Thursday, December 01, 2011

Breaking a Taboo about Parenting an Autistic Child

Facing Autism in New Brunswick alerted me to the existence of this blogpost regarding a subject that doesn't often come up in media discussions about autism:

Parenting an autistic child is violent towards you.

I wanted to publicize it because it's something that needs to be addressed.

This is where the shameful part really kicks in. In any other situation, if someone attacked you, the fight or flight reflex kicks in, but of course you can't fight back when your disabled child attacks you, because that is a child protection issue. Nobody considers that it's also a carer protection issue, and no carer wants to admit that they had the urge to fight back. I didn't want to harm her, and I didn't, but the urge was there. The urges included wanting to tear at her hair, putting my hands on her neck, slapping and punching her. In any other situation that would be accepted as a normal reaction, but when it's your child, it's met with shock and concern that you are an abuser. I repeat again that I did not act on these impulses, I did not harm her, but to be put in that situation is an unbearably hard thing for a parent to cope with.

The thing is: if you fight back and someone sees you doing it, you can be reported to Child Protection. Who can take your kid away, even if your only crime was trying to defend yourself.

Child Protection has this bad habit of assessing your entire parenting strategy and fishing for evidence of poor parenting, even if that was not the reason behind the initial concern.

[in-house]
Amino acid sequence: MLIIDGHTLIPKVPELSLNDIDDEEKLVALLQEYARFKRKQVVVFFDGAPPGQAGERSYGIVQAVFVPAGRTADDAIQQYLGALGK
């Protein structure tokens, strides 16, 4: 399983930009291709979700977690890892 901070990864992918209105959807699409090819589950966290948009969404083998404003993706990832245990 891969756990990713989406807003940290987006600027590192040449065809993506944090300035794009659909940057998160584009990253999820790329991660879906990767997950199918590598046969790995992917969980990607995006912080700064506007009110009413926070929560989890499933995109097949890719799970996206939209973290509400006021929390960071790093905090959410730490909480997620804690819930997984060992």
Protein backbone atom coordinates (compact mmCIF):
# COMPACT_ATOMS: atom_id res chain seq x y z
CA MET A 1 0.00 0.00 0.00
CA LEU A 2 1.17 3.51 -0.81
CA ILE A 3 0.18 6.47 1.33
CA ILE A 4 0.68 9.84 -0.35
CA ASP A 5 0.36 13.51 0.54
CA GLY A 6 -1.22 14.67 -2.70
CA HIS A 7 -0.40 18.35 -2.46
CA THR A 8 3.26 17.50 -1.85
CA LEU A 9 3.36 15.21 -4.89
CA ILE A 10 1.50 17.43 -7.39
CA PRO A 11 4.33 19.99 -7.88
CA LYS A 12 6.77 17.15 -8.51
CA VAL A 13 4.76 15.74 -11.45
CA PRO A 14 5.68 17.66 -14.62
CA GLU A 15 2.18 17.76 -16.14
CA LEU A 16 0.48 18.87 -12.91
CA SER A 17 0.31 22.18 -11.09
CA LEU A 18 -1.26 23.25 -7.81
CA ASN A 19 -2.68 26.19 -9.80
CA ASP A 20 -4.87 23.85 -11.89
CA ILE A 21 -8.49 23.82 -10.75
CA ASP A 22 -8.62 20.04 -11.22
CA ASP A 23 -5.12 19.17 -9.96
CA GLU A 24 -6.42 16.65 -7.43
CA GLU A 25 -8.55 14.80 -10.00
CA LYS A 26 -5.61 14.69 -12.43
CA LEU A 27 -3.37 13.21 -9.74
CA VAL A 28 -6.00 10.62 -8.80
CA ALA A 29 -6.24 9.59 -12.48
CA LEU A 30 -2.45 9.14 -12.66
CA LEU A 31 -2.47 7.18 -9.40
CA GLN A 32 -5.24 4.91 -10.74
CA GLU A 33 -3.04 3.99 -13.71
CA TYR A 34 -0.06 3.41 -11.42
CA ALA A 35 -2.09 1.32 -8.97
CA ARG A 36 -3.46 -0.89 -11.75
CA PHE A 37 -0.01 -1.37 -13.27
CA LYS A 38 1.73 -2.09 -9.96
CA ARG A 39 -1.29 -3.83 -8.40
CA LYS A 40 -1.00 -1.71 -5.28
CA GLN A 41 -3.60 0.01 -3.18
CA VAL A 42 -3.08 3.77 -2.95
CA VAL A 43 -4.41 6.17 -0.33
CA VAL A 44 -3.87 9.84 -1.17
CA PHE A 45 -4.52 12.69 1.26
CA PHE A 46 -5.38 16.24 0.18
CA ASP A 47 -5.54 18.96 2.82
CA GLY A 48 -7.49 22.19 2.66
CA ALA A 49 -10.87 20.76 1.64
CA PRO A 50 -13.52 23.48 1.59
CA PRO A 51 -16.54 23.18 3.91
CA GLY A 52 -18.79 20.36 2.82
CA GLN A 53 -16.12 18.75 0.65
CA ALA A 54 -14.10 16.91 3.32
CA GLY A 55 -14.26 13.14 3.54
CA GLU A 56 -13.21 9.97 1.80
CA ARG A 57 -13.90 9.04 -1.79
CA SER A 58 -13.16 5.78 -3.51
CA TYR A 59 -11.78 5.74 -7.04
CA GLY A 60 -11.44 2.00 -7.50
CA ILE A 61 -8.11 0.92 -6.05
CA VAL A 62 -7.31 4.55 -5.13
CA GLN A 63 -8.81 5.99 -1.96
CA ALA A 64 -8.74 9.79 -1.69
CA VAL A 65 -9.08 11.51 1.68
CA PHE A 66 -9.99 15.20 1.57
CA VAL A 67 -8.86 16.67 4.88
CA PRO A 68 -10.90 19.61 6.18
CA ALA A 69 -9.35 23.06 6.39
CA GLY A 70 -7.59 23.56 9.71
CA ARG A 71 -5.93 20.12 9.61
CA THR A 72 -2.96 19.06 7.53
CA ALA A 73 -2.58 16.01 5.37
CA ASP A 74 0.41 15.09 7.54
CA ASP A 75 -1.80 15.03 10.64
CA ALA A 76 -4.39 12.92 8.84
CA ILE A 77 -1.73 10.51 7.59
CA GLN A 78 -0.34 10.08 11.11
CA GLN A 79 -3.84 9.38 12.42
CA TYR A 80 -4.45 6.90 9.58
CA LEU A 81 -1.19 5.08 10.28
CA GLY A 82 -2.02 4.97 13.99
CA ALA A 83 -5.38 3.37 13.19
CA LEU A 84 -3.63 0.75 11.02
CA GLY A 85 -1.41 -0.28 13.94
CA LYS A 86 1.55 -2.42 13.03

And lots of us "normal" families engage in practices that may reflect poor parenting, but, on balance, represent the lesser of evils. For instance, you might let your kids eat more chocolate than they should, or go to bed at a late hour, or maybe not bathe as often as they should; or maybe you don't vacuum their bedroom as often as you should...and so forth. And when Child Protection discovers your "poor parenting" it can begin a whole vortex of "interventions".

Parents of autistic children are especially liable because the way you parent an autistic child is not the way you parent a normal kid. Your kid lives on chips and pop because that is literally the only thing they will eat. Your kid goes to bed at 2 a.m. because he's so revved up. You WANT your kid to have a bath everyday, but the kid has a meltdown if the bathwater isn't just right, etc.

I'm sure there are a lot of parents out there who fight back when their kids hit, but they say nothing about it. They hope it doesn't get back to Child Protection. And they live in fear.

What else are you supposed to do when your kid is about to physically harm you and he's almost as big as you are?

And for the record, my autistic daughters are not violent, thank goodness.

I simply wanted to speak out on this, because I can only imagine the isolation these parents must suffer. You can't really talk about it because it raises the spectre of you being an "abusive" parent, especially if you have hit back in the past.

When you parent an autistic child, you often live in a world of extremes, where the rules about normal kids don't apply.  But those who are outside that world often don't understand.